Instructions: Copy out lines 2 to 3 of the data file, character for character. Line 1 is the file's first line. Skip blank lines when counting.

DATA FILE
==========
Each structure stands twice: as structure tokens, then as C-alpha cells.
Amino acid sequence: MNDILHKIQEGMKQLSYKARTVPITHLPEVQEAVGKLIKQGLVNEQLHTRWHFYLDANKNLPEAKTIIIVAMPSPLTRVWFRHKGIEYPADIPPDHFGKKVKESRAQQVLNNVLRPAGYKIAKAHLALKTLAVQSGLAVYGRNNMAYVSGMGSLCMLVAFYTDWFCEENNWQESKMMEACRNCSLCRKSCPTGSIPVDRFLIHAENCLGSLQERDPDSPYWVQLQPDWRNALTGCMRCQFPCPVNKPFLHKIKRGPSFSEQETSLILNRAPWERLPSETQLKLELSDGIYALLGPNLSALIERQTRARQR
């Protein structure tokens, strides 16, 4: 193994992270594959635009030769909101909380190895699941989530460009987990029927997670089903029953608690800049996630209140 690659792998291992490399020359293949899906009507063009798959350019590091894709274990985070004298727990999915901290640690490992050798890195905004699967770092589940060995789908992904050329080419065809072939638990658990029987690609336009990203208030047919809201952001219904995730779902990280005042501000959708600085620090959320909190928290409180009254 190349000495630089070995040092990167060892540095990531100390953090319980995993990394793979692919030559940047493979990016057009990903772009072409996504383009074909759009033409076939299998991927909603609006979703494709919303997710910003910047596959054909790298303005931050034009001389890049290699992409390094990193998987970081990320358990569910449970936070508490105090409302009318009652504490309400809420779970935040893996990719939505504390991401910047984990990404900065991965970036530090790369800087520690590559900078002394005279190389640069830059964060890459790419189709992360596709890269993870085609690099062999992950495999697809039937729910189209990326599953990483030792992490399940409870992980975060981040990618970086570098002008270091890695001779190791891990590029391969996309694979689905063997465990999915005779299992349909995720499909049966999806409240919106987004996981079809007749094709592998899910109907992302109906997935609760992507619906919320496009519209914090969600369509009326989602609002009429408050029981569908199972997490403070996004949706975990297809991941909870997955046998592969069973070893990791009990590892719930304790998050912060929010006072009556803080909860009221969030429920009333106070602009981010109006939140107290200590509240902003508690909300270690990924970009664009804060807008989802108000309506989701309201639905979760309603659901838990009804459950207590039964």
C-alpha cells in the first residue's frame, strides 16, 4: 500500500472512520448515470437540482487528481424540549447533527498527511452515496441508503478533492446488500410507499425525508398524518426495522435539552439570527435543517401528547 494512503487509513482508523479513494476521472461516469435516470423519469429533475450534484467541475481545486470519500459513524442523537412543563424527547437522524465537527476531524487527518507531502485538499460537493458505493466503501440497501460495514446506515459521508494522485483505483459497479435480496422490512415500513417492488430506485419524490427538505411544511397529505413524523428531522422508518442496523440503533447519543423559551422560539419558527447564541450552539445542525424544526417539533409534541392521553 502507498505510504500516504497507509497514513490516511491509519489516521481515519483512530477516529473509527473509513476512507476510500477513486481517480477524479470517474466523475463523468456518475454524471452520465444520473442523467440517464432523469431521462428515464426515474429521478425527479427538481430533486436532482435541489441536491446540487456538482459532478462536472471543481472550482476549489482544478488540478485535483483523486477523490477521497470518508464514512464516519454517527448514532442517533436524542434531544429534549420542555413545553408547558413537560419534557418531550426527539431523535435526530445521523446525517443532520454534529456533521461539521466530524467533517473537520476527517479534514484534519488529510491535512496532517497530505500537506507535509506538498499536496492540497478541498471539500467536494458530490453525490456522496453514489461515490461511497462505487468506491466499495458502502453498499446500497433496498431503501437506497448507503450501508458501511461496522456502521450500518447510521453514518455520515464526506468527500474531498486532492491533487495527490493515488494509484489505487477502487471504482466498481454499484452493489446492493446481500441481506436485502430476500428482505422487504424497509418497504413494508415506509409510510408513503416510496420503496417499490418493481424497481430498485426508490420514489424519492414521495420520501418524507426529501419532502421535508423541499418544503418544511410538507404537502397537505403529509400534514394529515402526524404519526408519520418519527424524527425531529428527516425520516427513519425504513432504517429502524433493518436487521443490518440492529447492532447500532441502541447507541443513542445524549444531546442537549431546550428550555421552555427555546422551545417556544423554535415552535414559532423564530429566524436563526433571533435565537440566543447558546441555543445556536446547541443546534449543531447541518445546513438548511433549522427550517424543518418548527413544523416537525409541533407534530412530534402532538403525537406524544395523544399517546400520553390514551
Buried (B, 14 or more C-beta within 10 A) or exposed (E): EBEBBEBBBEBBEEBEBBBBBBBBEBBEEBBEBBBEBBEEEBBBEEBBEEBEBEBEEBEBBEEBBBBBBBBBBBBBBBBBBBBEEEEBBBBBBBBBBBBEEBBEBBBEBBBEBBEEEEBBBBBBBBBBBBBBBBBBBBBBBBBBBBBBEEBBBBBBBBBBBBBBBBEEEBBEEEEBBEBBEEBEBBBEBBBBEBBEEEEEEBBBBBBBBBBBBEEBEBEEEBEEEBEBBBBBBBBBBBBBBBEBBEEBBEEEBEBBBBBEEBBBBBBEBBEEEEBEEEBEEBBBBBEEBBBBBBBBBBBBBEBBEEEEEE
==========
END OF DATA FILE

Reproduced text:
Amino acid sequence: MNDILHKIQEGMKQLSYKARTVPITHLPEVQEAVGKLIKQGLVNEQLHTRWHFYLDANKNLPEAKTIIIVAMPSPLTRVWFRHKGIEYPADIPPDHFGKKVKESRAQQVLNNVLRPAGYKIAKAHLALKTLAVQSGLAVYGRNNMAYVSGMGSLCMLVAFYTDWFCEENNWQESKMMEACRNCSLCRKSCPTGSIPVDRFLIHAENCLGSLQERDPDSPYWVQLQPDWRNALTGCMRCQFPCPVNKPFLHKIKRGPSFSEQETSLILNRAPWERLPSETQLKLELSDGIYALLGPNLSALIERQTRARQR
């Protein structure tokens, strides 16, 4: 193994992270594959635009030769909101909380190895699941989530460009987990029927997670089903029953608690800049996630209140 690659792998291992490399020359293949899906009507063009798959350019590091894709274990985070004298727990999915901290640690490992050798890195905004699967770092589940060995789908992904050329080419065809072939638990658990029987690609336009990203208030047919809201952001219904995730779902990280005042501000959708600085620090959320909190928290409180009254 190349000495630089070995040092990167060892540095990531100390953090319980995993990394793979692919030559940047493979990016057009990903772009072409996504383009074909759009033409076939299998991927909603609006979703494709919303997710910003910047596959054909790298303005931050034009001389890049290699992409390094990193998987970081990320358990569910449970936070508490105090409302009318009652504490309400809420779970935040893996990719939505504390991401910047984990990404900065991965970036530090790369800087520690590559900078002394005279190389640069830059964060890459790419189709992360596709890269993870085609690099062999992950495999697809039937729910189209990326599953990483030792992490399940409870992980975060981040990618970086570098002008270091890695001779190791891990590029391969996309694979689905063997465990999915005779299992349909995720499909049966999806409240919106987004996981079809007749094709592998899910109907992302109906997935609760992507619906919320496009519209914090969600369509009326989602609002009429408050029981569908199972997490403070996004949706975990297809991941909870997955046998592969069973070893990791009990590892719930304790998050912060929010006072009556803080909860009221969030429920009333106070602009981010109006939140107290200590509240902003508690909300270690990924970009664009804060807008989802108000309506989701309201639905979760309603659901838990009804459950207590039964």